MEXICO CITY IS A world away from the East African country of Tanzania, where John Stephen Akhwari lived. But that’s exactly where he found himself in October 1968, representing his country in the Summer Olympic Games as a marathon runner.
Unfortunately, Akhwari suffered a fall during the race. And it wasn’t a gentle tumble on a grassy knoll. He fell hard on rough concrete, badly cutting his right leg and dislocating his knee. Medical personnel arrived quickly and bandaged his wounds. But the dislocated knee required more treatment than they were prepared for in the street. He needed to go to the hospital. But against their advice, Akhwari instead stood up and started off down the road behind the rest of the runners.
Given the severity of his injuries, he couldn’t run his normal pace. With a combination of jogging, hobbling, and walking, he pushed ahead. At 2: 20: 26 into the race, Mamo Walde of Ethiopia crossed the finish line in first place. Most of the remaining competitors finished within a few minutes. Akhwari was nowhere close.
An hour later, the Olympic stadium had only a few thousand people left in it. The marathon was the last event of the day, and the sun had already set. Mexico City was brutal on the marathon runners. At over 7,400 feet in altitude, the air has 23 percent less oxygen than at sea level. As a result, 17 of the 74 runners failed to finish the race that day. Akhwari, bloodied and injured, was determined to not be one of them.
Followed by a police escort, and clearly in great pain, Akhwari finally arrived and limped his way onto the track, his loosening bandages dangling from his leg. As the diminished crowd cheered in awe and disbelief, John Stephen Akhwari made his way around the track and crossed the finish line at 3: 25: 27, in last place. The few remaining reporters rushed onto the field to ask him why he continued running in his condition. He responded simply,
My country didn’t send me 5,000 miles to start this race. They sent me 5,000 miles to finish it.
Despite coming in last place, it was Akhwari’s picture that was in the paper the next day. And it was his story that was being talked about all over the world. His dedication became an inspiration to millions, and earned him the title “King without a crown.” To this day, his story is legendary among Olympic athletes and non-athletes alike.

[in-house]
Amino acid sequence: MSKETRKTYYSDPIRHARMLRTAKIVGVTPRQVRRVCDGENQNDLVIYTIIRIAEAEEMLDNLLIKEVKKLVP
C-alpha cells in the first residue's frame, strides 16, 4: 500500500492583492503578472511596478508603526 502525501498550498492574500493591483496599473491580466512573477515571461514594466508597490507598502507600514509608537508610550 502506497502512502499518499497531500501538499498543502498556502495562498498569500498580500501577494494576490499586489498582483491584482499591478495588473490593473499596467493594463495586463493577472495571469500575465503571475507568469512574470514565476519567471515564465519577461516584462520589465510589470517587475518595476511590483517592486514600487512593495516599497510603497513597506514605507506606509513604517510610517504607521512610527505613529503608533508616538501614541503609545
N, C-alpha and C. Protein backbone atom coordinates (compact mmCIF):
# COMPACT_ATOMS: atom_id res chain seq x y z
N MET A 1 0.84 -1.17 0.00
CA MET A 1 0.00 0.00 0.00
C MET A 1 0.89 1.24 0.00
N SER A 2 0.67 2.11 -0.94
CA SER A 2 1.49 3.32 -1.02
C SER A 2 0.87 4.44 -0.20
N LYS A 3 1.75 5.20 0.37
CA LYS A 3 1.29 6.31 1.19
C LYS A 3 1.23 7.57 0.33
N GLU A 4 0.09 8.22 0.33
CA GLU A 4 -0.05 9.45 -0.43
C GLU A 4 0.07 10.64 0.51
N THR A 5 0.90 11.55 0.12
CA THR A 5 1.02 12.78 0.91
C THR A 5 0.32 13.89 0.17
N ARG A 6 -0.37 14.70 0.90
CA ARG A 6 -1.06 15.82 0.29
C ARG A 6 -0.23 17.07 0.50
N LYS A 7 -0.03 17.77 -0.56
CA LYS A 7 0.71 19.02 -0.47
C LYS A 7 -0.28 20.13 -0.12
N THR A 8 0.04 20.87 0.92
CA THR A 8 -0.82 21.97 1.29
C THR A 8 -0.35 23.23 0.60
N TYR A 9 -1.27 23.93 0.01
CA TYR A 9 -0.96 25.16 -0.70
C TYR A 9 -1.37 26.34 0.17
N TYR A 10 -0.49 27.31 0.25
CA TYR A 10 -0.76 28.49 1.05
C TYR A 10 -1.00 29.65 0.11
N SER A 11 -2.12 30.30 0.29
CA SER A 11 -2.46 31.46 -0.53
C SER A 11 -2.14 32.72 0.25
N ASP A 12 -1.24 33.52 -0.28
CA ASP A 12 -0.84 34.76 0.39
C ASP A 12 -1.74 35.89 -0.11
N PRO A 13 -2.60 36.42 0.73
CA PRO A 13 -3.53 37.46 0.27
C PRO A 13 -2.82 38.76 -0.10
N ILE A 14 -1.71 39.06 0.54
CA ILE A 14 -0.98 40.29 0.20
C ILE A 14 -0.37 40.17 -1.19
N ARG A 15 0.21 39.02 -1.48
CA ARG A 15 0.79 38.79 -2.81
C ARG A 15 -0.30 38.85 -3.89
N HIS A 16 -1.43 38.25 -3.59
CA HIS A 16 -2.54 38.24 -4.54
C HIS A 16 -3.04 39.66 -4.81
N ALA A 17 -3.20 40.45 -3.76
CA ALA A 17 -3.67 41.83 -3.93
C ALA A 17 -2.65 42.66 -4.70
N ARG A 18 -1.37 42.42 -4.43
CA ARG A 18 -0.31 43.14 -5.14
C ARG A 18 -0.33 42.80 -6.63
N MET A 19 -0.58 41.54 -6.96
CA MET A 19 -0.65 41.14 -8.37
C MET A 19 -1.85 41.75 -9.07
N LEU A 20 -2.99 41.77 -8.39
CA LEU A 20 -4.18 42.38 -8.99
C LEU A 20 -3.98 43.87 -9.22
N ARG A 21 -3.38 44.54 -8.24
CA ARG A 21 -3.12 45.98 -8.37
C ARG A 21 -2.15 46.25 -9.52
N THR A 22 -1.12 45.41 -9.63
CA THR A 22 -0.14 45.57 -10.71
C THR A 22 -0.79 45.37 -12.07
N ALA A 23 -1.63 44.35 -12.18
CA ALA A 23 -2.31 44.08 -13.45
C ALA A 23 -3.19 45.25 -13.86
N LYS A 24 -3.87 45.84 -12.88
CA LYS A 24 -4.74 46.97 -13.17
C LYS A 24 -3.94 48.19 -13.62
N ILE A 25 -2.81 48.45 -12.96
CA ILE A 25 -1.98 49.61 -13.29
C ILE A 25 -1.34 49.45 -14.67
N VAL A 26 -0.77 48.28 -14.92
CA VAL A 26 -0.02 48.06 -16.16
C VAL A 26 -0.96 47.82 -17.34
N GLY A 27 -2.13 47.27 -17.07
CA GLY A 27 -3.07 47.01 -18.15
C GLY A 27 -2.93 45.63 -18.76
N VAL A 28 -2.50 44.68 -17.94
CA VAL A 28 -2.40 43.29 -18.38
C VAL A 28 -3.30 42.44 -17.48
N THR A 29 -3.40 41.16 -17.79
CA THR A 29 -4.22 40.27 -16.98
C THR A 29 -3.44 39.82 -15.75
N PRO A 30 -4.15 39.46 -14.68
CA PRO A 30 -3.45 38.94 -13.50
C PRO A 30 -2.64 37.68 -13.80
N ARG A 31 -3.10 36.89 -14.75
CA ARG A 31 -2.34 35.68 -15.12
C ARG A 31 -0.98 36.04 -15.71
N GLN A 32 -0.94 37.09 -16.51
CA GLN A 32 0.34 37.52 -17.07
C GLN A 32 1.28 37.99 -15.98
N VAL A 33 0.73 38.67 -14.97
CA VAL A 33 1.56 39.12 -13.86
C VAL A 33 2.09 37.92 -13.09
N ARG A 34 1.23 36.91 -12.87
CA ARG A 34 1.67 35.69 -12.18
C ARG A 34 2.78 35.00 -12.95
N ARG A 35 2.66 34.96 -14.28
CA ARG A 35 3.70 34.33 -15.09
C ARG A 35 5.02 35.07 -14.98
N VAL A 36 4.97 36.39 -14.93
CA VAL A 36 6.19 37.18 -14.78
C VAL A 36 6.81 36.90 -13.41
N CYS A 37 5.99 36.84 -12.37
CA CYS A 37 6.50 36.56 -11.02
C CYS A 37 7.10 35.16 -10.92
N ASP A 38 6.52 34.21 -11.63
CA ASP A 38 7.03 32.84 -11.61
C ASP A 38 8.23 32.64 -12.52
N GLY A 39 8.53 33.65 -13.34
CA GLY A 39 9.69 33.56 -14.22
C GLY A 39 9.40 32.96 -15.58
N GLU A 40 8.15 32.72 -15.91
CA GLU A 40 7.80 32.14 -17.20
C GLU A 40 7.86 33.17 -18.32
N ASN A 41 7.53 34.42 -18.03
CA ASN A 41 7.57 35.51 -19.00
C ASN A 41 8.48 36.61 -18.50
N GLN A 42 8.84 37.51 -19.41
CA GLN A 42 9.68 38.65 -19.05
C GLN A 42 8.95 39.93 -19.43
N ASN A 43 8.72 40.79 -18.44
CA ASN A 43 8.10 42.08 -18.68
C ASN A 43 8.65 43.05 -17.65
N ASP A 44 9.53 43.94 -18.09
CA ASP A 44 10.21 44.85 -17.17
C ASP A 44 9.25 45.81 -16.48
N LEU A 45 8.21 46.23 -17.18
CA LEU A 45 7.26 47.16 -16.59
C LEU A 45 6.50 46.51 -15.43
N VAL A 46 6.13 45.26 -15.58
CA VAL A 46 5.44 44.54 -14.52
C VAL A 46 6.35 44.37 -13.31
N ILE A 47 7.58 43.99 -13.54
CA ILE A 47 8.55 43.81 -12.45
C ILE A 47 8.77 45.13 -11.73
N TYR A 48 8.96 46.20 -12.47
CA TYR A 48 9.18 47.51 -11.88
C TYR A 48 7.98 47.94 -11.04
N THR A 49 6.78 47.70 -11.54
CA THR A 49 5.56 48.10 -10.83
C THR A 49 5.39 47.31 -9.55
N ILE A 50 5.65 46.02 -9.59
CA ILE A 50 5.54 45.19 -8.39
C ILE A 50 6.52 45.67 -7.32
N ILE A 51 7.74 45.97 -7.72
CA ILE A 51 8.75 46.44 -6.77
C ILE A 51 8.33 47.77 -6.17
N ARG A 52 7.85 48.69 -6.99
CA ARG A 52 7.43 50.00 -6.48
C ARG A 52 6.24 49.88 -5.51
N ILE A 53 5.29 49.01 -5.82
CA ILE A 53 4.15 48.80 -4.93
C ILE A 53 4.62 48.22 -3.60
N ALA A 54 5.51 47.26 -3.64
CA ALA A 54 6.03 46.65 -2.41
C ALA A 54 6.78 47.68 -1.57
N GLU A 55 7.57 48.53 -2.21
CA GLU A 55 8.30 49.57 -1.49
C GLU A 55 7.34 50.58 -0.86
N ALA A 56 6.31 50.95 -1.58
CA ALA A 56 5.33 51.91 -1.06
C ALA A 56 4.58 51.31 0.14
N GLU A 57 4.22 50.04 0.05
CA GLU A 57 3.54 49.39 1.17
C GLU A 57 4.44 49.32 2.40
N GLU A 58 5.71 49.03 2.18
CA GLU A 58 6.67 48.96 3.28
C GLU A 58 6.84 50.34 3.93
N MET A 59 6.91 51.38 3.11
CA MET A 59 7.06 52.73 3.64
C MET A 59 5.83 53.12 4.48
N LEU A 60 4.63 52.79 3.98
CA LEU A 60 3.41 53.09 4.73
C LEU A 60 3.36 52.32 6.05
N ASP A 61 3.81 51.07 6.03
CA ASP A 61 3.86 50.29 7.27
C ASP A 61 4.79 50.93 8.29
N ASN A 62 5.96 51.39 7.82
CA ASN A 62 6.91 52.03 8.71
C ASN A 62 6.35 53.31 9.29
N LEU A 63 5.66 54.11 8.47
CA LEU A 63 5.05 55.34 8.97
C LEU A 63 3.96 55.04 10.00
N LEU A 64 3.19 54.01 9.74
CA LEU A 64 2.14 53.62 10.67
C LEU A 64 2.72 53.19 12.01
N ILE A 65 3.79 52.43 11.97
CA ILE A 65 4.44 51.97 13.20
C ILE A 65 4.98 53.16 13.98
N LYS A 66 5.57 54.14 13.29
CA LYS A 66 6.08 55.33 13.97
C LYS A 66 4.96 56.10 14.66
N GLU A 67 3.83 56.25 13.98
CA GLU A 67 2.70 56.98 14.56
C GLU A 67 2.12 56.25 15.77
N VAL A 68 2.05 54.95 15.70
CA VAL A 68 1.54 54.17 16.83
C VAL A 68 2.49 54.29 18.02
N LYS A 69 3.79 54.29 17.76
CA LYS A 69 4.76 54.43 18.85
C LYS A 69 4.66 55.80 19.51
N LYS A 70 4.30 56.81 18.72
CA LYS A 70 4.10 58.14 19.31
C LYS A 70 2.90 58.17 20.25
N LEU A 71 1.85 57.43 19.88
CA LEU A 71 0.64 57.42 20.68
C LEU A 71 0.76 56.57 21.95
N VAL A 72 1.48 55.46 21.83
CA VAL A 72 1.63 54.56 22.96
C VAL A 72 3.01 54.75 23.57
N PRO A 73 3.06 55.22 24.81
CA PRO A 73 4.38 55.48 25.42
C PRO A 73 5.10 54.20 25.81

“Yes, it’s an inspiring story,” you might protest. “But I’m not running a marathon. I’m running a business. How can that story help me?”
I’m not a marathon runner, either. But I use it all the time. Here’s one example. At many companies, managers are expected to rotate to new assignments every few years. It helps them develop skills needed for higher levels of responsibility, and brings fresh thinking to the business. Managers might find out what their next assignment will be two or three months in advance. Inevitably, when that happens, they begin to emotionally and mentally detach from their current responsibilities and start thinking about what’s next. The boss faces the challenge of keeping them focused on their current job until it’s time to leave.
Having faced that challenge many times as a boss, I often tell the story of John Stephen Akhwari to the junior manager eagerly awaiting the next assignment. The point, I explain afterward, is that once your next assignment is announced, others know you’re emotionally compromised. They know you’re running injured. But they also know the difference between a starter and a finisher. If you slack off these last three months, most people will forgive you out of sympathy. But if you want to make an impression that will last a long time, finish strong. People will notice.
The other benefit is that once told, that story also makes it easy to check up on your injured player and gently remind him to stay focused. Simply ask this question: “Hey, John, how’s your knee?”
[You can find this and over 100 other inspiring leadership stories in my book, Lead with a Story.]
Paul Smith is one of the world’s leading experts on business storytelling. He’s a keynote speaker, storytelling coach, and bestselling author of the books Lead with a Story and Parenting with a Story.
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